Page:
A recent NSWSC decision, In the matter of Sails Corp Pty Ltd [2021], confirmed the problematic task of rebutting a presumption of insolvency. In this matter, the defendant’s presumed insolvency arose from an unsatisfied Creditor’s Statutory Demand. Therefore, the defendant bore the onus of rebutting this presumption and establishing solvency. 


Establishing Solvency:

Establishing solvency requires more than a bald assertion. 

Instead, under s 95A of the Corporations Act 2001 (Cth), solvency only arises where a company is able to pay its debts as and when they fall due. This requires leading the ‘fullest and best’ evidence.

In theory, this seems simple enough. However, in practice, it can prove more complex. 


The Defendant’s Arguments:

The defendant alleged that the company was solvent as it did not trade and had over $1 million in its bank account. Further, the defendant personally pledged to provide additional funding if needed.  

However, the fundamental problem with the defendant’s case was the evidence, which, by any account, was inadequate:

  • The defendant failed to tender any financial records, including a current balance sheet. Without this, the court could not be convinced of the company’s solvency. [1] 
  • The bank statement was determinative of nothing. The defendant did not give evidence on the origin of this cash amount. Therefore, it was open to the court to conclude that this was not the company’s cash but rather a gift or a loan.
  • The defendant promise of personal funding did not establish solvency. Such a promise will only establish solvency where it is objectively likely that the director’s financial support will continue, occurring only where the company can compel the director to pay. [2] This did not occur in this case.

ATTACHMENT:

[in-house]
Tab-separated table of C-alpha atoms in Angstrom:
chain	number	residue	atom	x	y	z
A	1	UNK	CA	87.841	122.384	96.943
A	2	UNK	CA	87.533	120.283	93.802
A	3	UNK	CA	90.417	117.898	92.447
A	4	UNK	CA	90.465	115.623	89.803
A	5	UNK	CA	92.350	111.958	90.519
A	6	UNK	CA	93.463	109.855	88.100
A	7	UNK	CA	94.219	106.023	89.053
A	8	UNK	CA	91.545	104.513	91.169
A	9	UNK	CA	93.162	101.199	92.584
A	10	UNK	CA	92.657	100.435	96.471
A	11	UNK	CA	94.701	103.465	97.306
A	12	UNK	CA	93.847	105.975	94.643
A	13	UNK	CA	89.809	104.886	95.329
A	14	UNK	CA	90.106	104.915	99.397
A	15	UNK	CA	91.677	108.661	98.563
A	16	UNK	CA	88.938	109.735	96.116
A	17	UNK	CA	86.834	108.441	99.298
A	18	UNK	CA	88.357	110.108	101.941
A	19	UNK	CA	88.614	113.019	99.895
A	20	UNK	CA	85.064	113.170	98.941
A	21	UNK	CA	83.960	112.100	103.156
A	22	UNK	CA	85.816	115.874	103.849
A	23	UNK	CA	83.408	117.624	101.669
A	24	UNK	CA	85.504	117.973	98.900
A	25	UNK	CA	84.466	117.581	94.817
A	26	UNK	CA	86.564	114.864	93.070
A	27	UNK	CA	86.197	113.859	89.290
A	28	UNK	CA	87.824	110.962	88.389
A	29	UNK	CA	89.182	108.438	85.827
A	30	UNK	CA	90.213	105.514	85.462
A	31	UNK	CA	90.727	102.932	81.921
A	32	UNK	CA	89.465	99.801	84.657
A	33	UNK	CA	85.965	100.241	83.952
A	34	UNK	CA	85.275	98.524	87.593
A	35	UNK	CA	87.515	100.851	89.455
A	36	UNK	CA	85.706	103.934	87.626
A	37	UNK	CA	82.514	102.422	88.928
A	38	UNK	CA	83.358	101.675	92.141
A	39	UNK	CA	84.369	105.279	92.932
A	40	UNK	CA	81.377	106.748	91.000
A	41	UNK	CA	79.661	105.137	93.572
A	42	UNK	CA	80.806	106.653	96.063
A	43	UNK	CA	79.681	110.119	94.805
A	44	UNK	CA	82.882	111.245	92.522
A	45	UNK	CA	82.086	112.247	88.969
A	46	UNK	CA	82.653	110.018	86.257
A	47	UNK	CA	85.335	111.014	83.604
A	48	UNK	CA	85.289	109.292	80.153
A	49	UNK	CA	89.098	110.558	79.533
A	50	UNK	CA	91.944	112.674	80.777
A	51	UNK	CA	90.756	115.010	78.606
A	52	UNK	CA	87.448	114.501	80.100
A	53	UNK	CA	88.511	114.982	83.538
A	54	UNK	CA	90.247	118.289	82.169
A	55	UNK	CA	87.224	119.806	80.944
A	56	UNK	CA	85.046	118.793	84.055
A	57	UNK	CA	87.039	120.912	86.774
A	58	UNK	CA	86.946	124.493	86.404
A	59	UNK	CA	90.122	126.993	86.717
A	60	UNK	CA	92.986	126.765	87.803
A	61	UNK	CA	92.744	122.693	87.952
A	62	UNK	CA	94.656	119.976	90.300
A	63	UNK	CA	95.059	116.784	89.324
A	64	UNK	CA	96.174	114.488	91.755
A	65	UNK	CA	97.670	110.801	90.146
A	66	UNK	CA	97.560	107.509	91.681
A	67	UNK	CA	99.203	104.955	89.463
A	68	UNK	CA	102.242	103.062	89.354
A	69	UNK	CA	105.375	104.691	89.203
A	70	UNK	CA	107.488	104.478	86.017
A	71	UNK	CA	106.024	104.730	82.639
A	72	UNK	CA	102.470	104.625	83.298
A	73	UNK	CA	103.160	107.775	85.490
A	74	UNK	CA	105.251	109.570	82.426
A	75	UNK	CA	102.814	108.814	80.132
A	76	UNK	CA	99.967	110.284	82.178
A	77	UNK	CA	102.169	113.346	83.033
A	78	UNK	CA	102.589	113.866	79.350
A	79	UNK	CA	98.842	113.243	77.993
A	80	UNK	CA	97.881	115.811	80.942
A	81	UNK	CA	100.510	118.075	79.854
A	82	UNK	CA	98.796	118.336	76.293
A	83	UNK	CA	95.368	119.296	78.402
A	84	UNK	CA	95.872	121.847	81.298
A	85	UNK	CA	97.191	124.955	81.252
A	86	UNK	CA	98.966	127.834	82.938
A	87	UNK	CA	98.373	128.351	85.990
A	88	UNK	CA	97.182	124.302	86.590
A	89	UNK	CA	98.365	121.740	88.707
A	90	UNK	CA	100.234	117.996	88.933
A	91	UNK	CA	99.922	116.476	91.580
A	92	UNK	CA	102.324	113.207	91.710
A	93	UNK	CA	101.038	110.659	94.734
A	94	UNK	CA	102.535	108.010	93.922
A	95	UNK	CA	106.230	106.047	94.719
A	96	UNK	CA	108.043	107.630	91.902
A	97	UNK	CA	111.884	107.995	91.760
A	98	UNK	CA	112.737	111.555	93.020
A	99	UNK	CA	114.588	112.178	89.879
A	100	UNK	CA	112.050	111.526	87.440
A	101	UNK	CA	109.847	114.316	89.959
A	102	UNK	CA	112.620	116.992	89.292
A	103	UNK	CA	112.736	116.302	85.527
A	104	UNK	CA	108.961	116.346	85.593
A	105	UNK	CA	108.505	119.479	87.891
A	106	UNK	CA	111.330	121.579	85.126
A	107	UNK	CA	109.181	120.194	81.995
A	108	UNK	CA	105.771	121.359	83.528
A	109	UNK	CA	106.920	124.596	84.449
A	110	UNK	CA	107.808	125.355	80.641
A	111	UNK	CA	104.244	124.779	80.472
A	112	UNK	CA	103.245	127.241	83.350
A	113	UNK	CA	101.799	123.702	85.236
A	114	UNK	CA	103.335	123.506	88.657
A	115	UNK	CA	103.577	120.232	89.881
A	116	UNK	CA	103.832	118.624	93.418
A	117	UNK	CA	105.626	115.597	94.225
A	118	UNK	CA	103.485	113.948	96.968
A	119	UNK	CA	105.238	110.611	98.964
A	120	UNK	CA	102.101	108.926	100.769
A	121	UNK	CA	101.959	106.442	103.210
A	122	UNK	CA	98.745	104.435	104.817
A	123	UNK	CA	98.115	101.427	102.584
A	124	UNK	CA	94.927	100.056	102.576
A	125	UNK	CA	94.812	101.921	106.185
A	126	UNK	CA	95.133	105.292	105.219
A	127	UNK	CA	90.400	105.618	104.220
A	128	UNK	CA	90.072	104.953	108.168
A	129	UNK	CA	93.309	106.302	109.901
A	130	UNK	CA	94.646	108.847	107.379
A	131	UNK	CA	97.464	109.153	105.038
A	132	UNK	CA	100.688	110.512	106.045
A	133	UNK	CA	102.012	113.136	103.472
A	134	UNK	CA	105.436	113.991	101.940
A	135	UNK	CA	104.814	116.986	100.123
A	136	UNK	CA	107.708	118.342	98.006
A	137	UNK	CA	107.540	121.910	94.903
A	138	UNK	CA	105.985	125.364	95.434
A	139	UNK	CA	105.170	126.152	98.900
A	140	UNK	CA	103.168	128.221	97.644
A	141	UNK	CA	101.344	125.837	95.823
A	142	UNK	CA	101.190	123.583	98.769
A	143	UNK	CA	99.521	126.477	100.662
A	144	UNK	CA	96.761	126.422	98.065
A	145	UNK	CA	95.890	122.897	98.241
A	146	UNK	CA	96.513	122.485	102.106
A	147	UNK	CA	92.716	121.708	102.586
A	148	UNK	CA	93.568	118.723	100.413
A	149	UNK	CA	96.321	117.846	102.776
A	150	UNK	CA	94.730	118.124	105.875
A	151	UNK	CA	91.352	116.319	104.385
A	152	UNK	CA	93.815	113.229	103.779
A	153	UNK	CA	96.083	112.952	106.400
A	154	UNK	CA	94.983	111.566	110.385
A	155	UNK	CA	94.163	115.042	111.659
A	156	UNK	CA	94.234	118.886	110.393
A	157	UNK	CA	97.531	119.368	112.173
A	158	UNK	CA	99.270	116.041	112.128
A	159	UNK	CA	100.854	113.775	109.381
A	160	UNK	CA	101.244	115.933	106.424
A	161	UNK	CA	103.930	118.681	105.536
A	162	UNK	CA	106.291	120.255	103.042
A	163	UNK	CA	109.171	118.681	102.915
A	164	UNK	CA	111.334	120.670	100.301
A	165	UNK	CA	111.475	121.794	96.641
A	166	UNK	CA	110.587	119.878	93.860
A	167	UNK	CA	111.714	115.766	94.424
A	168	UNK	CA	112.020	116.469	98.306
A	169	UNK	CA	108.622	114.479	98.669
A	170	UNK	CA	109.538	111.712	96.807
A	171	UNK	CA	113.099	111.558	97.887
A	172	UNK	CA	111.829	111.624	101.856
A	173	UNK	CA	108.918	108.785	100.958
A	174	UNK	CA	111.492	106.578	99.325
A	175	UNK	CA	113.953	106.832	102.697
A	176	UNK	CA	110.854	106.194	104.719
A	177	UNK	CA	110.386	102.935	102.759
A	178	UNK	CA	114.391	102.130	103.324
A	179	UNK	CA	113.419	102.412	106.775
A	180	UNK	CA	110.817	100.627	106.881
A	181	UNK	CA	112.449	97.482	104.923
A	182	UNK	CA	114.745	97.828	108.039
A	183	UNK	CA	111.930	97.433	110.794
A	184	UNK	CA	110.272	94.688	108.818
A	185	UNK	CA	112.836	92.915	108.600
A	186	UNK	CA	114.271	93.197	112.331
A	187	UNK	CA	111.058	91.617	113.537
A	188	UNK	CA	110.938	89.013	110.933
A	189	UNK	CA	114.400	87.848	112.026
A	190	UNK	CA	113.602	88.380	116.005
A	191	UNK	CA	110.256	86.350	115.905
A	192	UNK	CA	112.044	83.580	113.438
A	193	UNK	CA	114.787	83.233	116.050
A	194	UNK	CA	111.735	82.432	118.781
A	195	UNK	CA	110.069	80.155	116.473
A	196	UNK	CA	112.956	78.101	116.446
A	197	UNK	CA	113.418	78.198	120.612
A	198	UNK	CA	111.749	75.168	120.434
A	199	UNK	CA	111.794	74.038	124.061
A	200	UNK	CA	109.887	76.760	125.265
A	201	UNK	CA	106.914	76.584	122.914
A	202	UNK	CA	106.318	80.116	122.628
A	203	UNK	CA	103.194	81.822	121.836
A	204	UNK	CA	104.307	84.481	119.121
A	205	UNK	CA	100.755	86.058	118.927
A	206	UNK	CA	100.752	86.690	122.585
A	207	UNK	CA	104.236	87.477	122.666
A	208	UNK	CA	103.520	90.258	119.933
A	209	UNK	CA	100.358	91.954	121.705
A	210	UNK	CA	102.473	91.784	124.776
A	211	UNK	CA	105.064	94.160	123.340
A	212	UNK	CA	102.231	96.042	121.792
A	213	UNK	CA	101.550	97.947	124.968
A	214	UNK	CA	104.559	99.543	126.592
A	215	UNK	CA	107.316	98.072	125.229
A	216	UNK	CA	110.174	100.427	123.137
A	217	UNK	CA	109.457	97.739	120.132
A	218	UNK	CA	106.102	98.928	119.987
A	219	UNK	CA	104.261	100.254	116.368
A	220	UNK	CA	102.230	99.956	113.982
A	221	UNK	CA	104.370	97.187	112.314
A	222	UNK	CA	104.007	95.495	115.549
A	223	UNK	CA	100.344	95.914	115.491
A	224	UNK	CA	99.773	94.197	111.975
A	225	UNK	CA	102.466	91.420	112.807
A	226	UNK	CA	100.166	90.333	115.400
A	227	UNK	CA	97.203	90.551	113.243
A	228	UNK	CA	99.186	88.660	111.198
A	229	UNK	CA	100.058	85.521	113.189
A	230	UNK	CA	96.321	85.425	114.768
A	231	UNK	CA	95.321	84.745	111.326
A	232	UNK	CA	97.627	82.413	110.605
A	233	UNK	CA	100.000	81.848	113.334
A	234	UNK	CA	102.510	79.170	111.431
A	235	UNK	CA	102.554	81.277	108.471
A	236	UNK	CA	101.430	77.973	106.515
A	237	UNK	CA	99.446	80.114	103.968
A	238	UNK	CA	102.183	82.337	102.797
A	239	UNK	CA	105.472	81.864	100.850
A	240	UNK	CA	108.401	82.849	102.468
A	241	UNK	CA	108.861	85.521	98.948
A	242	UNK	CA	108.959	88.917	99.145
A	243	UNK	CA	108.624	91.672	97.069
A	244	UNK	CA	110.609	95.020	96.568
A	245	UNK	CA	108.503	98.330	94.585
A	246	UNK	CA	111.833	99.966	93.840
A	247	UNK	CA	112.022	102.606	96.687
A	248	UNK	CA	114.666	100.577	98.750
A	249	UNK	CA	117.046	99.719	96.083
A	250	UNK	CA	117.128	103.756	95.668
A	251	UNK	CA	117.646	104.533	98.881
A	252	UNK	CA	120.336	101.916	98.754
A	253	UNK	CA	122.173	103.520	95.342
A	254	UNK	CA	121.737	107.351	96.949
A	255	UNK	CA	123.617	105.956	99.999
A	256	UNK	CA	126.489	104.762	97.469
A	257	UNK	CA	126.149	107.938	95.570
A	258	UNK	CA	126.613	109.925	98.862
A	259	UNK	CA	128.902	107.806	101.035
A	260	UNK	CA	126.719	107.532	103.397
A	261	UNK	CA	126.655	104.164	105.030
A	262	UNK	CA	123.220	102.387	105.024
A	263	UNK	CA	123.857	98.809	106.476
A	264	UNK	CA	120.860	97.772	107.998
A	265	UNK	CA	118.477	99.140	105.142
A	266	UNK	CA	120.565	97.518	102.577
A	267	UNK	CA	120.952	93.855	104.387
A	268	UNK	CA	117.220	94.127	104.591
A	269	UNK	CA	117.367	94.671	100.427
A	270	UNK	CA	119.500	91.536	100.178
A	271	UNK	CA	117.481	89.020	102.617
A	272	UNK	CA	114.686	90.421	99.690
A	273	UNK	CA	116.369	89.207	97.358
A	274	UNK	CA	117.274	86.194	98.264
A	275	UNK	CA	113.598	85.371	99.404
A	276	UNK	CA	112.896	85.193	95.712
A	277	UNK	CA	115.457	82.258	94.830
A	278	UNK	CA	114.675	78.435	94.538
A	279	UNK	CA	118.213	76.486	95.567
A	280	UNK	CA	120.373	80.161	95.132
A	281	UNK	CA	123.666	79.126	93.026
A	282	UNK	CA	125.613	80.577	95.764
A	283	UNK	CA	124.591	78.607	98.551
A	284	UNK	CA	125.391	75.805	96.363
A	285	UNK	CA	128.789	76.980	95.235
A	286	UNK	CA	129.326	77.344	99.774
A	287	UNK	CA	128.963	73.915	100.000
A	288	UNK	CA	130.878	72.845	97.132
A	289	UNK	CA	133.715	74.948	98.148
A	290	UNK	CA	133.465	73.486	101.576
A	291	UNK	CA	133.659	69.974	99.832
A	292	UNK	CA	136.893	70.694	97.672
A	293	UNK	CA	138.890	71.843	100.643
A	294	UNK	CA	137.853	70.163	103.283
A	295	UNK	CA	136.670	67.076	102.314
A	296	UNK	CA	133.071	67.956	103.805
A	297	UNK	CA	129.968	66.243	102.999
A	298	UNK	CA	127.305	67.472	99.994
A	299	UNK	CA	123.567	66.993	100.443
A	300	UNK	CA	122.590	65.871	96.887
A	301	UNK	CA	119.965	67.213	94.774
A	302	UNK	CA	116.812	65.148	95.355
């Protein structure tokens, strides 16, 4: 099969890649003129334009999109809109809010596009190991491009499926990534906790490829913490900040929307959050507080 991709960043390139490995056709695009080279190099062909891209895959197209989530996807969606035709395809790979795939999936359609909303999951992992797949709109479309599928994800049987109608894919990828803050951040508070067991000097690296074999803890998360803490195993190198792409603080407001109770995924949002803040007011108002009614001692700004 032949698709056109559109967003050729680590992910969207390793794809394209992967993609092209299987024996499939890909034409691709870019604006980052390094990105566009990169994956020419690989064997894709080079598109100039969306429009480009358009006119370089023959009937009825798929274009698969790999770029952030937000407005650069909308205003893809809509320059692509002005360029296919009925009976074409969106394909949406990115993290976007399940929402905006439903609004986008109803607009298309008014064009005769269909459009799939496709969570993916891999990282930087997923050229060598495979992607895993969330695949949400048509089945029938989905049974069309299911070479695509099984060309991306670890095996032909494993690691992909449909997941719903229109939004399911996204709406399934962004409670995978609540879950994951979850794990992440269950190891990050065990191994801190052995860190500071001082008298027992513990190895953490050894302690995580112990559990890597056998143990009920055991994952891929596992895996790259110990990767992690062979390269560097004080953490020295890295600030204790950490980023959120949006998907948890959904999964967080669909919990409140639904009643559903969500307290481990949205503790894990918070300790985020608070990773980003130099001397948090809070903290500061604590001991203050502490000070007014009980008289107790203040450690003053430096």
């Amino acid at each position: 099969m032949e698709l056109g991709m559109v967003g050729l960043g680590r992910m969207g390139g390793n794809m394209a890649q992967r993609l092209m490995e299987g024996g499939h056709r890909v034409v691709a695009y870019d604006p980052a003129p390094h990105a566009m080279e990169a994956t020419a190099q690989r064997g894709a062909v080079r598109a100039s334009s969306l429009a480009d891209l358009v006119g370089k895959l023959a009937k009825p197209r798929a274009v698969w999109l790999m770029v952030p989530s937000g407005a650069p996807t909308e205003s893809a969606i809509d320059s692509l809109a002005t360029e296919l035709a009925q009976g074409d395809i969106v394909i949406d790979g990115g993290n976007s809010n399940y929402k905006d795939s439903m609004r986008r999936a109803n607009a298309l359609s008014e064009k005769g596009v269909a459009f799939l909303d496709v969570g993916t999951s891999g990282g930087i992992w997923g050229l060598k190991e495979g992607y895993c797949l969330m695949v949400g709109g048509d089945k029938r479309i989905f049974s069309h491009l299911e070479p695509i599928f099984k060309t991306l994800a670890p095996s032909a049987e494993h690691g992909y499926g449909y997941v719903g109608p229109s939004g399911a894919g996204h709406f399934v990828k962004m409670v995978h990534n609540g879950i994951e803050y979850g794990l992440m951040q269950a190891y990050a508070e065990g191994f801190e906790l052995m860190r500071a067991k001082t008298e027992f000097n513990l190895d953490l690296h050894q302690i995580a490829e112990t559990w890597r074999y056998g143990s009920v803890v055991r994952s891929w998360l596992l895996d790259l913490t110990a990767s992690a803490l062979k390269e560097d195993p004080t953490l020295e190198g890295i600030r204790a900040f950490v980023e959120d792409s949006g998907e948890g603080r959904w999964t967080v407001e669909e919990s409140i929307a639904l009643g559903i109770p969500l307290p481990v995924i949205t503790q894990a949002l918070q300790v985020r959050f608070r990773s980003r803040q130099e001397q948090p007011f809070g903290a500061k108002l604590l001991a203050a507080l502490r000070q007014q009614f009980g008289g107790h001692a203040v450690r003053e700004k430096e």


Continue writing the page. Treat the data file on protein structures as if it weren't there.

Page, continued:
Unsurprisingly, the defendant failed to establish solvency.


Key Takeaways:

This case demonstrates a common pitfall that companies presumed insolvent fall into. They avoid the short-term costs of hiring professional accountants and instead lead piecemeal evidence, including one-page bank statements to establish solvency. 

This is ill-advised. 

Solvency is a forensic inquiry in which the courts are discerning and, therefore, unlikely to be persuaded by incomplete financial statements and illusive director promises of funding. Accordingly, it may be wiser to incur the short-term costs of procuring comprehensive financial analysis than risk the long-term repercussions of being wound-up. 

 

**Assisted by: Kayla Cook***

[1] See Barrett J in TQM Design and Construct Pty Ltd v Golden Plantation Pty Ltd [2011].
[2] Quin v Vlahos [2021]